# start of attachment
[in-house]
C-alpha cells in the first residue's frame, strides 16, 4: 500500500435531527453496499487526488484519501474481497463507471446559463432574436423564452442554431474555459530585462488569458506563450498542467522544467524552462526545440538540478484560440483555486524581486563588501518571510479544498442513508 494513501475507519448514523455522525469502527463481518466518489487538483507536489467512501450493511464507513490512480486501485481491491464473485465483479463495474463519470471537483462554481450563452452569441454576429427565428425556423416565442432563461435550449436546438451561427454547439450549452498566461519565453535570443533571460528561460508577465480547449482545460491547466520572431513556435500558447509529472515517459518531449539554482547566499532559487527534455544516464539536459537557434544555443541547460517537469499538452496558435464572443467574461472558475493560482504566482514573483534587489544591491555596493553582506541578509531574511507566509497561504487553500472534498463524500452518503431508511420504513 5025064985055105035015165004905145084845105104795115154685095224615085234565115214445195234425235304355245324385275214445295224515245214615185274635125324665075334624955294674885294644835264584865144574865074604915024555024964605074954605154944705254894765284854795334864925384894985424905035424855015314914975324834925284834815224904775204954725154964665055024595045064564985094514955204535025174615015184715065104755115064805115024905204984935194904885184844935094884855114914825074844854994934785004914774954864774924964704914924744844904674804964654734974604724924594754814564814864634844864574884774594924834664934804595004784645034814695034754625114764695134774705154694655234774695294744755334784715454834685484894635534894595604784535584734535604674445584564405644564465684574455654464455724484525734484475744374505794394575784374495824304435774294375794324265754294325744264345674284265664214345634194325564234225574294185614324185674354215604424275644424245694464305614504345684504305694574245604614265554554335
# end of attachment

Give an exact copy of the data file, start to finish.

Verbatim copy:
[in-house]
C-alpha cells in the first residue's frame, strides 16, 4: 500500500435531527453496499487526488484519501474481497463507471446559463432574436423564452442554431474555459530585462488569458506563450498542467522544467524552462526545440538540478484560440483555486524581486563588501518571510479544498442513508 494513501475507519448514523455522525469502527463481518466518489487538483507536489467512501450493511464507513490512480486501485481491491464473485465483479463495474463519470471537483462554481450563452452569441454576429427565428425556423416565442432563461435550449436546438451561427454547439450549452498566461519565453535570443533571460528561460508577465480547449482545460491547466520572431513556435500558447509529472515517459518531449539554482547566499532559487527534455544516464539536459537557434544555443541547460517537469499538452496558435464572443467574461472558475493560482504566482514573483534587489544591491555596493553582506541578509531574511507566509497561504487553500472534498463524500452518503431508511420504513 5025064985055105035015165004905145084845105104795115154685095224615085234565115214445195234425235304355245324385275214445295224515245214615185274635125324665075334624955294674885294644835264584865144574865074604915024555024964605074954605154944705254894765284854795334864925384894985424905035424855015314914975324834925284834815224904775204954725154964665055024595045064564985094514955204535025174615015184715065104755115064805115024905204984935194904885184844935094884855114914825074844854994934785004914774954864774924964704914924744844904674804964654734974604724924594754814564814864634844864574884774594924834664934804595004784645034814695034754625114764695134774705154694655234774695294744755334784715454834685484894635534894595604784535584734535604674445584564405644564465684574455654464455724484525734484475744374505794394575784374495824304435774294375794324265754294325744264345674284265664214345634194325564234225574294185614324185674354215604424275644424245694464305614504345684504305694574245604614265554554335